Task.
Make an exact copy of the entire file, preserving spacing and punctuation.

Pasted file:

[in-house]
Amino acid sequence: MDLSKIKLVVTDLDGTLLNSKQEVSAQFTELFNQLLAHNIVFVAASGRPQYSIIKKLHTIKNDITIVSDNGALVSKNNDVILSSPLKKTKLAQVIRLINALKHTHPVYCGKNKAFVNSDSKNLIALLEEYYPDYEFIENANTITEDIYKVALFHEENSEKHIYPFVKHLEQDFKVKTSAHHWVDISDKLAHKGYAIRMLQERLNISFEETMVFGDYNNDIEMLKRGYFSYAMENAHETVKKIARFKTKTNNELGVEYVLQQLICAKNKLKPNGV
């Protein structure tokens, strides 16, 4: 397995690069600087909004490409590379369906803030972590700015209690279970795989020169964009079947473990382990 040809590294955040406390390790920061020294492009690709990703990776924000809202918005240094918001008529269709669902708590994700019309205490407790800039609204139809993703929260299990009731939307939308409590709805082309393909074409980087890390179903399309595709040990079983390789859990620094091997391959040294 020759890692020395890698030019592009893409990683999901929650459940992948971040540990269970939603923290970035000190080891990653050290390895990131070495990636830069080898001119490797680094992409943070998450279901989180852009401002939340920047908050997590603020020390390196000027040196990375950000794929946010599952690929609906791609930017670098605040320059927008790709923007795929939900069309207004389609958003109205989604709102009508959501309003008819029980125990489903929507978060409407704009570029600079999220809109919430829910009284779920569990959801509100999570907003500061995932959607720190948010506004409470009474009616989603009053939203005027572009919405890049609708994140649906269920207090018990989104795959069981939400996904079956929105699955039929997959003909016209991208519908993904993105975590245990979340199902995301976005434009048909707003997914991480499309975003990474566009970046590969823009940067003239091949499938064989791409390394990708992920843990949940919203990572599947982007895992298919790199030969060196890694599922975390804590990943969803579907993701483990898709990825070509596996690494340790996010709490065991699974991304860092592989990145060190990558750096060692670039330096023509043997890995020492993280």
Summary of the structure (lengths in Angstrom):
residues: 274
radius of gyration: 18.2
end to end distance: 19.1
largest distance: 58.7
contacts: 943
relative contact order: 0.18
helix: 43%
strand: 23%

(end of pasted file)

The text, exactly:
[in-house]
Amino acid sequence: MDLSKIKLVVTDLDGTLLNSKQEVSAQFTELFNQLLAHNIVFVAASGRPQYSIIKKLHTIKNDITIVSDNGALVSKNNDVILSSPLKKTKLAQVIRLINALKHTHPVYCGKNKAFVNSDSKNLIALLEEYYPDYEFIENANTITEDIYKVALFHEENSEKHIYPFVKHLEQDFKVKTSAHHWVDISDKLAHKGYAIRMLQERLNISFEETMVFGDYNNDIEMLKRGYFSYAMENAHETVKKIARFKTKTNNELGVEYVLQQLICAKNKLKPNGV
């Protein structure tokens, strides 16, 4: 397995690069600087909004490409590379369906803030972590700015209690279970795989020169964009079947473990382990 040809590294955040406390390790920061020294492009690709990703990776924000809202918005240094918001008529269709669902708590994700019309205490407790800039609204139809993703929260299990009731939307939308409590709805082309393909074409980087890390179903399309595709040990079983390789859990620094091997391959040294 020759890692020395890698030019592009893409990683999901929650459940992948971040540990269970939603923290970035000190080891990653050290390895990131070495990636830069080898001119490797680094992409943070998450279901989180852009401002939340920047908050997590603020020390390196000027040196990375950000794929946010599952690929609906791609930017670098605040320059927008790709923007795929939900069309207004389609958003109205989604709102009508959501309003008819029980125990489903929507978060409407704009570029600079999220809109919430829910009284779920569990959801509100999570907003500061995932959607720190948010506004409470009474009616989603009053939203005027572009919405890049609708994140649906269920207090018990989104795959069981939400996904079956929105699955039929997959003909016209991208519908993904993105975590245990979340199902995301976005434009048909707003997914991480499309975003990474566009970046590969823009940067003239091949499938064989791409390394990708992920843990949940919203990572599947982007895992298919790199030969060196890694599922975390804590990943969803579907993701483990898709990825070509596996690494340790996010709490065991699974991304860092592989990145060190990558750096060692670039330096023509043997890995020492993280």
Summary of the structure (lengths in Angstrom):
residues: 274
radius of gyration: 18.2
end to end distance: 19.1
largest distance: 58.7
contacts: 943
relative contact order: 0.18
helix: 43%
strand: 23%